This is another post that’s been a long time in the writing: certainly in the Developed world, a lot of us can hardly complain about God providing us with actual food (see http://england.lovefoodhatewaste.com/node/2472 for facts on the amount of food we throw away in the UK alone, andhttp://www.behance.net/gallery/Food-Waste-in-the-USA-Infographic/3091109, amongst other sites, for the same information in the USA.) But I think that ‘our daily bread’ encompasses a whole lot more than physical food and water. Surely Jesus was talking about not only the needs of our physical bodies (which also include warmth, shelter, clothes), but also our spiritual sustenance – the food for our souls.
And, if I’m very honest (with God as well as myself), I’ve found it hard to write about needs being met, when I’ve found it so hard recently to see how some of these are being met in my own life. I’ve struggled to see how some circumstances are part of His plan as they haven’t worked out as I’ve imagined, or as I’ve wanted ….
Which brings me to my first point: Jesus’ model prayer teaches us to ask for our NEEDS, not necessarily our WANTS.
Not, I hasten to add, that it’s necessarily bad to WANT – but maybe (maybe? definitely!) God has a plan for us that may not encompass all that we want, but He in His wisdom has ordained for us because it’s what we need. So an act of faith is to pray that even if we can’t see how this is all going to work out, that we trust God to supply what we need (as Paul assures us He will in Philippians 4 v 19.) And it is an act of faith for some, in their own situations, more than others.
This morning I led a meditation on the Feeding of the Five Thousand, from John’s gospel (see John 6: 1-13) at our church, where I invited those present to imagine themselves into the scene and watch the events unfold. This is an exercise I first carried out about twenty years ago or more – and can reveal something about where someone is in relation to God (where they see themselves in the story, for example – on the edge of the crowd, worried and fretting like the disciples, or daring to offer what they have like the small boy with the loaves and fish.) I asked them afterwards to write down (for their own contemplation only, unless they chose to share, which a few did): 1) Where they had put themselves in the story, 2) What they saw / felt when they looked at Jesus and 3) What they felt that God was trying to say to them / teach them through this experience.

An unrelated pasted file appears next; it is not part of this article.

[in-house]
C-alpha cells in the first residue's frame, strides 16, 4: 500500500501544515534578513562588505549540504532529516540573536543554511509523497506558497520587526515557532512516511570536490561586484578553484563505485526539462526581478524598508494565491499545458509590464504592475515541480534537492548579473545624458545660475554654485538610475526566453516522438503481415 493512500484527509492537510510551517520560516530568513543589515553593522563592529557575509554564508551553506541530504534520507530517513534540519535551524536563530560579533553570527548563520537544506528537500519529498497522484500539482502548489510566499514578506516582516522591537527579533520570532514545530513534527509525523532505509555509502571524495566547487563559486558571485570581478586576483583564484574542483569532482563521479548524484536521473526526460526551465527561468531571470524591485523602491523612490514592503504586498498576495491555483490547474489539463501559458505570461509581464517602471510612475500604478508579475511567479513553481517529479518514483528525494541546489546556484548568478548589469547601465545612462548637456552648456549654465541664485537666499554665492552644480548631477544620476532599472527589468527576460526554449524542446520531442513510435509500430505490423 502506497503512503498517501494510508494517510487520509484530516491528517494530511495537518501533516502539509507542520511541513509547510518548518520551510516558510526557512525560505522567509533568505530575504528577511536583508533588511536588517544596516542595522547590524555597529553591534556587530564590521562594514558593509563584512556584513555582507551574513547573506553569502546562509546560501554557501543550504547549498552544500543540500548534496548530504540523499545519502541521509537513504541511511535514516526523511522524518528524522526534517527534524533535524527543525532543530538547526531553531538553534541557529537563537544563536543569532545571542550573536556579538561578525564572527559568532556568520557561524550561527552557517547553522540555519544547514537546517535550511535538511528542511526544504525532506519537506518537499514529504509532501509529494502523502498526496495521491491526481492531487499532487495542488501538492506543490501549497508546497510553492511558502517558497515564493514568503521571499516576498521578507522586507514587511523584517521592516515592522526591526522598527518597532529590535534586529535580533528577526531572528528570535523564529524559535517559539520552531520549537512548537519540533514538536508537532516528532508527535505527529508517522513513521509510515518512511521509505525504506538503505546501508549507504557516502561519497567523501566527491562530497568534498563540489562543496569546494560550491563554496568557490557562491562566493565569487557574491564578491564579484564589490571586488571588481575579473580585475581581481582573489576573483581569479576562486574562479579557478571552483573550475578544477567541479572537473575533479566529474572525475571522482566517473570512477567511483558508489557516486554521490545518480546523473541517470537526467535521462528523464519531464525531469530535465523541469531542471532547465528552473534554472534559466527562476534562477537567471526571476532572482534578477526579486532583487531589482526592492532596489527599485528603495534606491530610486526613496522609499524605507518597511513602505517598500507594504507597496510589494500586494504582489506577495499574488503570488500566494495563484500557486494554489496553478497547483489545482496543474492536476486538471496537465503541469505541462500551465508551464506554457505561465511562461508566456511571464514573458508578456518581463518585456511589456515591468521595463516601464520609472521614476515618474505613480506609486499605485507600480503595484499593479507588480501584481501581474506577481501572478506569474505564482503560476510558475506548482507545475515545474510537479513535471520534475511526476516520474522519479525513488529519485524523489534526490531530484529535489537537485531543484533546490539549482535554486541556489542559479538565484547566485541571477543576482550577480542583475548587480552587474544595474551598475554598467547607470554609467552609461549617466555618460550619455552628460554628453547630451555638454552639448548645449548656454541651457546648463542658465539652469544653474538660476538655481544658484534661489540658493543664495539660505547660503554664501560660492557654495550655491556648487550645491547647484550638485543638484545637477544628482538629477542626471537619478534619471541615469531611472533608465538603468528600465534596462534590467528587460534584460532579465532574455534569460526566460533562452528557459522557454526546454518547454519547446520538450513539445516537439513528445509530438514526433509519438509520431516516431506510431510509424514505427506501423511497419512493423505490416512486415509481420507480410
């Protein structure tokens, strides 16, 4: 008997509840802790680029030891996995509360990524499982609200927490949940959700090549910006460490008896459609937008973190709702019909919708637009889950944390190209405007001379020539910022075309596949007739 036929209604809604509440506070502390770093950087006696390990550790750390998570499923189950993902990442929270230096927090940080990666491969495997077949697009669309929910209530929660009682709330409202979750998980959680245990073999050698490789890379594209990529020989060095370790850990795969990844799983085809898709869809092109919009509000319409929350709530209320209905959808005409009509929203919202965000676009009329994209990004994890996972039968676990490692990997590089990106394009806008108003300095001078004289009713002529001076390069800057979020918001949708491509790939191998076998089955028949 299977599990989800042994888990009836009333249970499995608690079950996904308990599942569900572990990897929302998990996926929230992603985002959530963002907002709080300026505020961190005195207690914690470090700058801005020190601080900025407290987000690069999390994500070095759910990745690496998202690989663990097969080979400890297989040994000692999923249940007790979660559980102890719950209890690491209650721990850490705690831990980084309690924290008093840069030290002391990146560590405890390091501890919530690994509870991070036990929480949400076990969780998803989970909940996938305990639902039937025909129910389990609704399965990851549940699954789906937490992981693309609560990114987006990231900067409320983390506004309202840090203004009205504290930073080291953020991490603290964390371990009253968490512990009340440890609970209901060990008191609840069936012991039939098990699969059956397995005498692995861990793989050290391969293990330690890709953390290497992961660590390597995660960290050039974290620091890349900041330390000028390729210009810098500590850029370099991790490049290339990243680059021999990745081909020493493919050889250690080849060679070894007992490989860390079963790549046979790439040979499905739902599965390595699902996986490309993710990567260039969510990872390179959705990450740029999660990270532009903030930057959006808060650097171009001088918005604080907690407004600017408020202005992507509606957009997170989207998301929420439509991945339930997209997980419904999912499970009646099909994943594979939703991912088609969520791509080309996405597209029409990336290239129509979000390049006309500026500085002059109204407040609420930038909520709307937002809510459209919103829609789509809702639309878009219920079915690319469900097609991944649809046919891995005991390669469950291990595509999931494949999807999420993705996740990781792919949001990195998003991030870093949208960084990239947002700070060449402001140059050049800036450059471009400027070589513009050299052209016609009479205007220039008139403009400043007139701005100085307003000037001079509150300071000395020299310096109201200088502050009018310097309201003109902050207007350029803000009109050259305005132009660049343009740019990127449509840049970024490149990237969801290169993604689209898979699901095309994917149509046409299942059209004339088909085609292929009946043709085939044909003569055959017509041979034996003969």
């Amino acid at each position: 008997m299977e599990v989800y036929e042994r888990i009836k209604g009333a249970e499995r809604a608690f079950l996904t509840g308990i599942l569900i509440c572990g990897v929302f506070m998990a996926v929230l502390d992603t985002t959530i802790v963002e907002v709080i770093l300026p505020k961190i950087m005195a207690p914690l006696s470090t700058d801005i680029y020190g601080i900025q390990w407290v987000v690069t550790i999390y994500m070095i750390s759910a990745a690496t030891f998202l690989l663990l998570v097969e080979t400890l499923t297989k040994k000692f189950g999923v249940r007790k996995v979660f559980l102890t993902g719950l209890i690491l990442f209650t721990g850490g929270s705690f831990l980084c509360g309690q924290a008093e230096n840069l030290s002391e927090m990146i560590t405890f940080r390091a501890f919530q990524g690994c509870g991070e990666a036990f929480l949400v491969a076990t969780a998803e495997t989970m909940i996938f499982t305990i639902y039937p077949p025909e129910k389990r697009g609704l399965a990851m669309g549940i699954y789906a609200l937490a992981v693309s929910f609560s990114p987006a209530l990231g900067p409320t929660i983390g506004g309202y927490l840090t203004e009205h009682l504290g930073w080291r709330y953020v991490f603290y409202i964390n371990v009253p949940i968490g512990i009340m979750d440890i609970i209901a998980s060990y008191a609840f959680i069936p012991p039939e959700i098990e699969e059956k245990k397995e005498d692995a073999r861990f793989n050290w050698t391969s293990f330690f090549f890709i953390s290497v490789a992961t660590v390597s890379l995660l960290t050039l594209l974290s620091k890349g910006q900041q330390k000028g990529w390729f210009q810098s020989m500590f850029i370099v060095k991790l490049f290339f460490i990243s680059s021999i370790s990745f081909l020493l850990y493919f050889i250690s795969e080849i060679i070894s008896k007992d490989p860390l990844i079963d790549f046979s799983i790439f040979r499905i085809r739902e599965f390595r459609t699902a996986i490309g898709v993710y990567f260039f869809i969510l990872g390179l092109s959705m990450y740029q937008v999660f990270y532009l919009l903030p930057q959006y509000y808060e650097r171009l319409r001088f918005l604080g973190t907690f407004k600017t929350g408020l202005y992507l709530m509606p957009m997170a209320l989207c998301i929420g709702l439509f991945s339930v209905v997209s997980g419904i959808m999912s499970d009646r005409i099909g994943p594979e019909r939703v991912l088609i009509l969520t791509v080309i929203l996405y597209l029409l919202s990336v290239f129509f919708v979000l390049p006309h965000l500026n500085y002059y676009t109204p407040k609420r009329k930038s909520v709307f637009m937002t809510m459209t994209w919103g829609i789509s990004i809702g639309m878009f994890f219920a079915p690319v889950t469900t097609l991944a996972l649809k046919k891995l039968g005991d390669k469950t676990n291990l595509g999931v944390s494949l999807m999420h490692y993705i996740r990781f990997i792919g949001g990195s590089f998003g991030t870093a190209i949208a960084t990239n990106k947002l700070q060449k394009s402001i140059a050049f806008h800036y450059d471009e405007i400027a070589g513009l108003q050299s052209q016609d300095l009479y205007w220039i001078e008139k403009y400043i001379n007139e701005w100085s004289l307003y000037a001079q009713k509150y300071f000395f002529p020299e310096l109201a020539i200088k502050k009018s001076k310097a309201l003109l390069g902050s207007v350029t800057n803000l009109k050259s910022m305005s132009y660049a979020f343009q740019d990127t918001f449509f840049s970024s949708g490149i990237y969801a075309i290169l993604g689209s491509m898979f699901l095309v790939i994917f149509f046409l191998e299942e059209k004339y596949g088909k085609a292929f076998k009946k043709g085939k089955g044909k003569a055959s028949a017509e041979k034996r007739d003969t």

As ever, I count myself blessed if God speaks to people through anything I say – it is He who speaks to people – if just my words alone, it won’t touch them like He can. And that brings me to my second point: When we pray for God to give us today our daily bread, are we also prepared to be His instrument to supply the needs of others?
This may be their physical needs through our giving of our money or possessions, but it may also be their spiritual needs through the giving of our time, prayer and love. If the little boy had looked at the crowd, then at his small lunchbox, back at the crowd – and decided that actually, he’d rather eat it himself, thank you very much! … what then? Jesus used that small unselfish act of giving, to provide for a multitude. Even if we feel we only have a pitifully small amount to offer, God can use that to supply the needs of those around us. In my own week, it has taken the time, words and love of those around me to shift my perspective, so that I can begin to see what God is doing in my circumstances, and to know again that I am blessed indeed.
I can’t leave this theme without mentioning the topic of Fair Trade, of which I am a passionate supporter. Numerous times in the Bible, it talks about God’s heart for social justice, as in Micah 6 v 8:
He has shown you, O mortal, what is good.
And what does the Lord require of you?
To act justly and to love mercy
and to walk humbly with your God.
And again in James 2: 15-17:
Suppose a brother or a sister is without clothes and daily food. If one of you says to them, ‘Go in peace; keep warm and well fed,’ but does nothing about their physical needs, what good is it? In the same way, faith by itself, if it is not accompanied by action, is dead.
So we, with our consumer choices, can choose to buy, for a little more of our own money, products with one of the symbols above. These are products that give the producer a living wage; the chance to have education for their children; and healthcare for their whole family (for more information on Fair Trade, see http://www.fairtrade.org.uk/.) Surely that is not only giving us our daily bread, but giving the same to others, who desperately need it, as well.
All Bible verses come from the New International Version, unless otherwise stated.
(Picture credits: Pic. 1 – http://danieljclark.typepad.com/my_weblog/2010/11/bread-of-life-sermon-on-john-622-35.html; Pic. 2 – http://dwellingintheword.wordpress.com/2012/03/14/748-john-61-24/; Pic. 3 – http://www.fjm.org/news_events/media_center/take_3/20111123; all other pictures from http://fairtradeburlington.wordpress.com/what-does-it-mean-to-be-fair-trade-2/)